How Likely is it You'll Be Hacked?

Do you know how likely it is that you’ll be hacked? Click here to find out.

How Likely is it You'll Be Hacked?

Let's start with some figures that'll show you how likely you are to be hacked. Number one - the official 2024 figure of the likelihood of a personal hacking event is one in five. Number two - the number of cyberattacks on utilities increase by more than 200% in 2023. Number three - the number of overall cyber attacks increased by 104% in 2023.

There are more figures, but those are enough to highlight how much of an issue it's becoming. Read on to learn more. 

Understanding Your Digital Footprint

Do you understand your digital footprint? To put it simply, it's pretty much everything you do online. And trust us, it's absolutely everything you do. You can use essential data tools to erase it, but understanding what it is and where it comes from is crucial. And even then, the data will build up again, so it's a constant cycle of trying to protect yourself.

This data accumulates from browsing history, social media activity, online shopping habits, and app usage, so you can see why it builds back up so quickly again. 

To minimize your digital footprint, you use practices like using private browsing modes, being selective about what personal information you share online, and regularly reviewing and adjusting the privacy settings on your social media accounts. And always trying to remove your data.

Common Entry Points for Hackers

Hackers frequently exploit several entry points to gain access to personal data - there’s always something in the news about a new method for them. Weak or reused passwords are the most common vulnerabilities - over 80% of data exposures come from weak or stolen passwords. 

Outdated software can also provide an easy target for cybercriminals looking to exploit known vulnerabilities if they're not patched.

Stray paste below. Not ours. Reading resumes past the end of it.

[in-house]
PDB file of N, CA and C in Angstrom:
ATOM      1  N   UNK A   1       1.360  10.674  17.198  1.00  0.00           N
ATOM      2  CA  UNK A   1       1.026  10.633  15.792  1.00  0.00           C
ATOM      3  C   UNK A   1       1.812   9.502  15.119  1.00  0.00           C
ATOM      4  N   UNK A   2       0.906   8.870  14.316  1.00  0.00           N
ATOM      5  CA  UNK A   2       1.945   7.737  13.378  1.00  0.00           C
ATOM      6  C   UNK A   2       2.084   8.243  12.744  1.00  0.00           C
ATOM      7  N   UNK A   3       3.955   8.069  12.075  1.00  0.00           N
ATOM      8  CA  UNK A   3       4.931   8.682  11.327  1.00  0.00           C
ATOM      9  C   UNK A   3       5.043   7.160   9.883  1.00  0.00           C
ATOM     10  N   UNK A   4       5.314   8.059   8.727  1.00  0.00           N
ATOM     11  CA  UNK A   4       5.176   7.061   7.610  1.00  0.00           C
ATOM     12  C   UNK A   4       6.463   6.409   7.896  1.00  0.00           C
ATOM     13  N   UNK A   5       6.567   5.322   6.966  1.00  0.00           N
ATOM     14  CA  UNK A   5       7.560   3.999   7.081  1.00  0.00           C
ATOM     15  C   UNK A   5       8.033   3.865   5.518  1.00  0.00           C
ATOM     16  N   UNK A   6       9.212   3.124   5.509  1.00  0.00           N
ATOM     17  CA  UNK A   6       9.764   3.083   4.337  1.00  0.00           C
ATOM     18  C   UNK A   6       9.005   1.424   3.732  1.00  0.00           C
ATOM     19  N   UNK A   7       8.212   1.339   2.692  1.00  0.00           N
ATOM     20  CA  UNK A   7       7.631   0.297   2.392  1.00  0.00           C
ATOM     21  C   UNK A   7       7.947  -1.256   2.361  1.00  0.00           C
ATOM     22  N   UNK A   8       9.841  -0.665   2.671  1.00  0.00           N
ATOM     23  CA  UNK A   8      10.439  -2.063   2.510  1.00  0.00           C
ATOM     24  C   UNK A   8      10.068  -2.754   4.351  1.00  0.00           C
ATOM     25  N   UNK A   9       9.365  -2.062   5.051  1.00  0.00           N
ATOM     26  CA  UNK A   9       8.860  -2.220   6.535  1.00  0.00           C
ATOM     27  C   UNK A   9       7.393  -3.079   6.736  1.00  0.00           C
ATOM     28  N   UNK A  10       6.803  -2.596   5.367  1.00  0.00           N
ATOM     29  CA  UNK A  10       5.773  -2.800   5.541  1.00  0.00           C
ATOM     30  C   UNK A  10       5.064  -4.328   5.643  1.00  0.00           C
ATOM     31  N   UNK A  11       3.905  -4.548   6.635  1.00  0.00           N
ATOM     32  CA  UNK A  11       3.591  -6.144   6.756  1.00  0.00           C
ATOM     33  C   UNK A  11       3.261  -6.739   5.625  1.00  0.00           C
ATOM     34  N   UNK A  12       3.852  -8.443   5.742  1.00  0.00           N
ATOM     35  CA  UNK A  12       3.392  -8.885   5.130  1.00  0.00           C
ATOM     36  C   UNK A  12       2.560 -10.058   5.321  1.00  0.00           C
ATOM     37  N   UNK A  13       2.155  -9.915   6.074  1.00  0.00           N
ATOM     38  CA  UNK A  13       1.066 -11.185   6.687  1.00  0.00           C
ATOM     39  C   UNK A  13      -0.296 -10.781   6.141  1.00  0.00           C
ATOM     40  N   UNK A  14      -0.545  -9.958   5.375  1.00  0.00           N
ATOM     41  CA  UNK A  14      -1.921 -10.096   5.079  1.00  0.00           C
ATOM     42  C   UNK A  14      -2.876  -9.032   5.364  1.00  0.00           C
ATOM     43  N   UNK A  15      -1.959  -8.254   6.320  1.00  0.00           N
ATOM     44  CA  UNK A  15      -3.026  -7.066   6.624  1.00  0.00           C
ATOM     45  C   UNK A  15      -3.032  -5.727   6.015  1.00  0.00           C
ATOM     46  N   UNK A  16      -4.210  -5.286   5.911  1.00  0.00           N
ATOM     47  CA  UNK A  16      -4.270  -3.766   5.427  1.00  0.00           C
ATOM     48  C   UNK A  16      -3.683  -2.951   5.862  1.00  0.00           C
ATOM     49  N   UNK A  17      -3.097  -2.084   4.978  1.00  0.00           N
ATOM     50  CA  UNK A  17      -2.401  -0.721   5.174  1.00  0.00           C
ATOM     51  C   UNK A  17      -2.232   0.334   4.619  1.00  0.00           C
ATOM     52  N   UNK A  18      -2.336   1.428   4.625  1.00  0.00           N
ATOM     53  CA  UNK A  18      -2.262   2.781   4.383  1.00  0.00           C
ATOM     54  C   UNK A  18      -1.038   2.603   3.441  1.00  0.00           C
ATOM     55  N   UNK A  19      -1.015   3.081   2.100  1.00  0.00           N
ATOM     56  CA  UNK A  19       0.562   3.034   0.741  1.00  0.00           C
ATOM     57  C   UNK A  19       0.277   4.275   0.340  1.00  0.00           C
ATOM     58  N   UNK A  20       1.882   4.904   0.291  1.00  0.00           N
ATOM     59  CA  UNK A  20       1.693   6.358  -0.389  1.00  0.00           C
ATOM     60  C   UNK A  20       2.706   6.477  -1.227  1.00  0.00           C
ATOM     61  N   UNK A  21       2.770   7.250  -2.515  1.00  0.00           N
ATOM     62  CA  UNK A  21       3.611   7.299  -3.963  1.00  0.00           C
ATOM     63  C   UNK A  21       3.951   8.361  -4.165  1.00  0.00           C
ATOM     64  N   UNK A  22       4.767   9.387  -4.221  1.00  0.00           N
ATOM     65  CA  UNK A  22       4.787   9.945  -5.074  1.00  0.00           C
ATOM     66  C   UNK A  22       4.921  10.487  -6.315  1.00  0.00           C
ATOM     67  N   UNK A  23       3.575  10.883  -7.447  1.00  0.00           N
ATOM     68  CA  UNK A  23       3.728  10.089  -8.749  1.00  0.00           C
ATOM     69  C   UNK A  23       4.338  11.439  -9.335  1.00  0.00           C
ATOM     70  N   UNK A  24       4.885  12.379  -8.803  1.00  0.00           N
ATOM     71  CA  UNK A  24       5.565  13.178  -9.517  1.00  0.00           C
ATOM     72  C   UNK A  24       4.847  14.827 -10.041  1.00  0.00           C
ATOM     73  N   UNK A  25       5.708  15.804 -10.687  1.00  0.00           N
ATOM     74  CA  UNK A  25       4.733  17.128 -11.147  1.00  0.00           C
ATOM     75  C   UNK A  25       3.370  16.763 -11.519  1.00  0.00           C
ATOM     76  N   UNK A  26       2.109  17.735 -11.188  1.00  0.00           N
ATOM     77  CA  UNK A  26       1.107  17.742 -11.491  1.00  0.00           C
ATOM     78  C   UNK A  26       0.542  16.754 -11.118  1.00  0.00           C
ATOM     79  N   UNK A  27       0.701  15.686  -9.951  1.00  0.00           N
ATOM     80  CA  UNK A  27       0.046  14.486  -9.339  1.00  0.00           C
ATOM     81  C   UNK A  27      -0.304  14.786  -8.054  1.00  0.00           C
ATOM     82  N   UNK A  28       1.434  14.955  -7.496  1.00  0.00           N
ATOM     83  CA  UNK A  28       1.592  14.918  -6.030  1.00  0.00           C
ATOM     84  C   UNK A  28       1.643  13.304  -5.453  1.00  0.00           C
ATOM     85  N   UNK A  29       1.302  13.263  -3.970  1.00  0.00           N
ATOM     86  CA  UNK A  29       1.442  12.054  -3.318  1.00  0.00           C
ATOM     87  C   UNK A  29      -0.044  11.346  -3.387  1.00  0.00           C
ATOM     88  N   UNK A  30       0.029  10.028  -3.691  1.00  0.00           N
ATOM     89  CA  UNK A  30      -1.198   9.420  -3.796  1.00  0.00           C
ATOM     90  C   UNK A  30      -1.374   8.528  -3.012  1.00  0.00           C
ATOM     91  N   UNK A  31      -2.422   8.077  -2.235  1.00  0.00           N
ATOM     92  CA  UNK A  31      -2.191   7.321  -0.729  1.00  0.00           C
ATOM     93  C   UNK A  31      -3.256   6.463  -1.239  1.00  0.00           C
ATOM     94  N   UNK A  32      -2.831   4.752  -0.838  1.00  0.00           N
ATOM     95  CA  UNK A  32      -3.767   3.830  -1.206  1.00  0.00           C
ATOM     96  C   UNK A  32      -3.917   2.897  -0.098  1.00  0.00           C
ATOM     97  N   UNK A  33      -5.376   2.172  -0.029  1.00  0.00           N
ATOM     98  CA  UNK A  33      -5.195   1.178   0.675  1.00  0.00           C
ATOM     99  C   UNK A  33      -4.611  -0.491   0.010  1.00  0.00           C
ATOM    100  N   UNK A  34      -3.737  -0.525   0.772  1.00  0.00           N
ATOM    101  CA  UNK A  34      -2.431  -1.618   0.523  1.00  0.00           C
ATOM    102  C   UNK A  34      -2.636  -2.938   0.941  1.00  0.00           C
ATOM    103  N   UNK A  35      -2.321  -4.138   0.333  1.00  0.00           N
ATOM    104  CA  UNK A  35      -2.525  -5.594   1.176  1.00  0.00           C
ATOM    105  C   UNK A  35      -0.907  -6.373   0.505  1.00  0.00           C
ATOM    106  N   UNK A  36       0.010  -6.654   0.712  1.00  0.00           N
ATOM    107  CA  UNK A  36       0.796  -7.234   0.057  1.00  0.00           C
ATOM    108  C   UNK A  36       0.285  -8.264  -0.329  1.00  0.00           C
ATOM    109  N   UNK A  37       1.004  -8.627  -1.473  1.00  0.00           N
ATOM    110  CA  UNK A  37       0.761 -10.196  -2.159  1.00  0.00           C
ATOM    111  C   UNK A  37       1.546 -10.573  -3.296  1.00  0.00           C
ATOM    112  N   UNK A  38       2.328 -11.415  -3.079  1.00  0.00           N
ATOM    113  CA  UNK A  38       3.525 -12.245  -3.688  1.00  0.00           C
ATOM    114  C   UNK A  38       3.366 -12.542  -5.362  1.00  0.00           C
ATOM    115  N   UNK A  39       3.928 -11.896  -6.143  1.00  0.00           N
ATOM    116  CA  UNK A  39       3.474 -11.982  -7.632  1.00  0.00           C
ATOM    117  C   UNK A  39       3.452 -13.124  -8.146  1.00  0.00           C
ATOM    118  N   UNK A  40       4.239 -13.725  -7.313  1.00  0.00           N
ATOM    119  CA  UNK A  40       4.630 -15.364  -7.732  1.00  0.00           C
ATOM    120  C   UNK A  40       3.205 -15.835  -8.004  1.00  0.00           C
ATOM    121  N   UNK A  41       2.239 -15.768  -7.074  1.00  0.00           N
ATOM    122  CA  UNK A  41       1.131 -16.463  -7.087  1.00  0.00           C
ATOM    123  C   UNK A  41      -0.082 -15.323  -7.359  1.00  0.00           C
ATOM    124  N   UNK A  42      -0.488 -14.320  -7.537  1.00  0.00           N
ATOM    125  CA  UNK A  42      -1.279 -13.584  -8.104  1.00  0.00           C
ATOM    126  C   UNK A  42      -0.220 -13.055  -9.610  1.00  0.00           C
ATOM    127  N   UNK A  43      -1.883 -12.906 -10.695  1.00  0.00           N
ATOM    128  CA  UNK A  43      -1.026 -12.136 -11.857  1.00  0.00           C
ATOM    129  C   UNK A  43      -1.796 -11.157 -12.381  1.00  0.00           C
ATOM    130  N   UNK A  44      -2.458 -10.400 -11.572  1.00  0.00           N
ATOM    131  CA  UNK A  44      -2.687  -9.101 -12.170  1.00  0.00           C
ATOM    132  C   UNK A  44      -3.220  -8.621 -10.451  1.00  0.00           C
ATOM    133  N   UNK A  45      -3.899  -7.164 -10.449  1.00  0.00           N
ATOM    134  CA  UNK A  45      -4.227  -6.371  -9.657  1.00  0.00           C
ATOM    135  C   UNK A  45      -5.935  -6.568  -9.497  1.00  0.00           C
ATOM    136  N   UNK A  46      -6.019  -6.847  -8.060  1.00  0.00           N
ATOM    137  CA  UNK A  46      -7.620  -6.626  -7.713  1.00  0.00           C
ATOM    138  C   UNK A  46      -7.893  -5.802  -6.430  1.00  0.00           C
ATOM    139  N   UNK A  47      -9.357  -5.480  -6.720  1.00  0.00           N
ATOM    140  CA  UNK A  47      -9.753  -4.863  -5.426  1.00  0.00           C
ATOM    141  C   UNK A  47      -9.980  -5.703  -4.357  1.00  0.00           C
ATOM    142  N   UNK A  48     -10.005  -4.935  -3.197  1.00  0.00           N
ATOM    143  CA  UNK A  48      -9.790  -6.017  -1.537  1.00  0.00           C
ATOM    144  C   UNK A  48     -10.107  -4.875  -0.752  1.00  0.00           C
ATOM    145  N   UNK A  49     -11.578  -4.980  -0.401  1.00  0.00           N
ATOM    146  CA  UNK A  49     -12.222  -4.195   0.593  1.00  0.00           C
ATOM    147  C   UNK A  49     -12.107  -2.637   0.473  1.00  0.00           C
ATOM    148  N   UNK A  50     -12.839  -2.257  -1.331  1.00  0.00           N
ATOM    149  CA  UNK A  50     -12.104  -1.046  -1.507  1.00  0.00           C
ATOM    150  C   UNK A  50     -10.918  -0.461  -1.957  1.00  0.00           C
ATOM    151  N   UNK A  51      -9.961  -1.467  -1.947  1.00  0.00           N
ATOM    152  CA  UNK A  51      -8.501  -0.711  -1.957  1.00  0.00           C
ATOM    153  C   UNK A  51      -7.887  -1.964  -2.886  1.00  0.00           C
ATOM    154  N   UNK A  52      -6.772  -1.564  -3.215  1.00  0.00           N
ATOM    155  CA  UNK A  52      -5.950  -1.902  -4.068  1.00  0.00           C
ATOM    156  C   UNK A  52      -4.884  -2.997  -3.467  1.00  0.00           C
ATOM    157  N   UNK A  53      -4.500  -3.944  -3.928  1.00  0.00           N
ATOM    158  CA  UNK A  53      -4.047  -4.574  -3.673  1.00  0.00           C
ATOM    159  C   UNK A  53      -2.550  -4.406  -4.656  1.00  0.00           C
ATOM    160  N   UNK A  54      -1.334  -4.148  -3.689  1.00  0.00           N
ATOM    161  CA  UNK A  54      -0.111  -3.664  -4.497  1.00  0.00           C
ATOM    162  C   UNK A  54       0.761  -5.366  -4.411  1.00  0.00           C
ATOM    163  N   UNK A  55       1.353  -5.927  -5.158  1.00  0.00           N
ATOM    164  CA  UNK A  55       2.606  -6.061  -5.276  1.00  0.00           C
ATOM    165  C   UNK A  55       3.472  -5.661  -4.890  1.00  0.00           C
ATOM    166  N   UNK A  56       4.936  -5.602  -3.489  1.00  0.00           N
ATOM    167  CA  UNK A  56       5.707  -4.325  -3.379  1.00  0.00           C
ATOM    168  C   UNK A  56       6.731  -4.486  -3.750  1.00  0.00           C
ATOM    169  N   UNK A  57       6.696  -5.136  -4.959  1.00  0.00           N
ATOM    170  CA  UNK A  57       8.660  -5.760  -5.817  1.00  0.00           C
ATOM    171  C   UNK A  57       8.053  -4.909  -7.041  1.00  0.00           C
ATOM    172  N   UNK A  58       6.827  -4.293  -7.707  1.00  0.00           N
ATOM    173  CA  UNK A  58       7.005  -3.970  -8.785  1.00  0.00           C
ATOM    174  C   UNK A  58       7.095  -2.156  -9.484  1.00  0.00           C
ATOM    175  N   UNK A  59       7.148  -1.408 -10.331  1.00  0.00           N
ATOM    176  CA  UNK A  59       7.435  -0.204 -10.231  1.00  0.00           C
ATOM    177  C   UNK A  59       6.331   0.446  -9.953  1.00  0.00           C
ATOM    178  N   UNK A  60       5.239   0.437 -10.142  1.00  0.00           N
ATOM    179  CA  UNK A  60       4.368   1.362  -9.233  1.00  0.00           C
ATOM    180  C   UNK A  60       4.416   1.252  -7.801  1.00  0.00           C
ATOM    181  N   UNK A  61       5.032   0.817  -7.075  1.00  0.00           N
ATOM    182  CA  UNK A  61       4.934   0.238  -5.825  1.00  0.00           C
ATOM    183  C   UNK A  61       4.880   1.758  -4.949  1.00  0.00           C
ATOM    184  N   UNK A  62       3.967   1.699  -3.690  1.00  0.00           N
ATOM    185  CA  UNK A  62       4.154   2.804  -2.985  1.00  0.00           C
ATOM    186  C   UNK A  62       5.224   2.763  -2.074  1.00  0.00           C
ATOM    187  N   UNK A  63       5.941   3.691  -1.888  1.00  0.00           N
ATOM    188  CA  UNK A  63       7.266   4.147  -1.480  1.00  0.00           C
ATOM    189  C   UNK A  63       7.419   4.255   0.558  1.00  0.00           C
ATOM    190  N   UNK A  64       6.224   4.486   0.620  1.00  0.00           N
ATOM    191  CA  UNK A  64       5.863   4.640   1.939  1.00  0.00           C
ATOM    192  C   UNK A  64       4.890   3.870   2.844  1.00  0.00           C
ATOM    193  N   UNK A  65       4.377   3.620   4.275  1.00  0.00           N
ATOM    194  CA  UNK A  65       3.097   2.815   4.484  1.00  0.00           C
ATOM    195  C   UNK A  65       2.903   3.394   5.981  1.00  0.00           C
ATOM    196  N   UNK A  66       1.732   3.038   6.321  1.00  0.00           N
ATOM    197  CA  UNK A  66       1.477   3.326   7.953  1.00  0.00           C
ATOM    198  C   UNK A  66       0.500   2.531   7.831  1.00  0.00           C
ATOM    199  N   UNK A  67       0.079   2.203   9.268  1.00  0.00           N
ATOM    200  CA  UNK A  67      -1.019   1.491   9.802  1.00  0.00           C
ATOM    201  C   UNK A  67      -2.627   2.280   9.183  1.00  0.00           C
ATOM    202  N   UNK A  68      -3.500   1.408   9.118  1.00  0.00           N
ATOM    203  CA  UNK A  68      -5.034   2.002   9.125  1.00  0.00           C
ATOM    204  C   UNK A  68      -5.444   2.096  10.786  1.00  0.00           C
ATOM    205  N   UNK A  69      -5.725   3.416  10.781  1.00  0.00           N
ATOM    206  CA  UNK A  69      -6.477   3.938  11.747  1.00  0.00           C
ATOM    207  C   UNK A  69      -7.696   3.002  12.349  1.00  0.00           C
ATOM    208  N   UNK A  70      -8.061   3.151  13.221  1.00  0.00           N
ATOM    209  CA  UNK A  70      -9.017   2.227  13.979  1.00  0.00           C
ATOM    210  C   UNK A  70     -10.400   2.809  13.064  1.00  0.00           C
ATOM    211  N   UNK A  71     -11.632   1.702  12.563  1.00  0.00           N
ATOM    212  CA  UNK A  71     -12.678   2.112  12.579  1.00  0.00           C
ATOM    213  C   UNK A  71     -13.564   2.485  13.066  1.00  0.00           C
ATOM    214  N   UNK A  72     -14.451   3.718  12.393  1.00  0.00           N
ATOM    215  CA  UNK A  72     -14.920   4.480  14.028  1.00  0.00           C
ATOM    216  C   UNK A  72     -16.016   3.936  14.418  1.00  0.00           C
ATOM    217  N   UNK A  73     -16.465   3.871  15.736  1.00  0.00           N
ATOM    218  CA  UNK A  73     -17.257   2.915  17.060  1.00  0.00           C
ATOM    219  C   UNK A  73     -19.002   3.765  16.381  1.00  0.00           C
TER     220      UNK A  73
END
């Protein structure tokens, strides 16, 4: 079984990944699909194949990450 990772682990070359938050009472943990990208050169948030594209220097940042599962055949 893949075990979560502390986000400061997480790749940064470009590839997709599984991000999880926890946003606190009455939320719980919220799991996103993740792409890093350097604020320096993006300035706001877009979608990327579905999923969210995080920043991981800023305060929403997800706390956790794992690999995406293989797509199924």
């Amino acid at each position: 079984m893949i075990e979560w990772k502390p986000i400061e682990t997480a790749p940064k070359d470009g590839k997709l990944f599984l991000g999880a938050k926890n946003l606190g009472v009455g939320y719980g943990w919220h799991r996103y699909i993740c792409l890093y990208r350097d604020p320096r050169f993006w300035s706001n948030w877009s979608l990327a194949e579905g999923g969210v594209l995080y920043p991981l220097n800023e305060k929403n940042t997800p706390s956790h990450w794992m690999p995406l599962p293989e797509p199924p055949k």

And then there's the problem of unsecured Wi-Fi networks - especially public Wi-Fi - they're a hotbed for intercepting user data. To combat these risks, it is essential to use strong, unique passwords.

The Role of Social Engineering

Social engineering is becoming a massive problem. It involves manipulating individuals to expose confidential information, exploiting the human element of security systems. And it's working well, so many people are falling for it. 

Techniques like phishing - attackers send emails posing as reputable entities to extract personal details or distribute malware - are too common. According to research, scammers send, on average, 3.4 billion phishing scam emails daily. Other methods include pretexting - attackers fabricate scenarios to obtain personal data - and baiting. Baiting offers enticing deals to lure victims into security traps. The best defence against social engineering is education and vigilance.

Enhancing Your Cybersecurity Practices

Enhancing your cybersecurity is more than just basic precautions. It means a commitment to ongoing security practices. You can think about things like using two-factor authentication (2FA), for example.

 It needs a strong password and a second verification factor to authenticate a login or transaction. It dramatically reduces the chances of unauthorized access. Utilizing Virtual Private Networks (VPNs) encrypts your internet connection, securing your data even over less secure networks. 

Regular security audits can help identify and rectify vulnerabilities in your security practices. It'll ensure you remain protected against emerging threats.

The likelihood of being hacked can vary based on individual behaviours and security practices, that's true. But as you can see from the statistics in the introduction, the likelihood you'll be hacked is becoming a matter of when not if.

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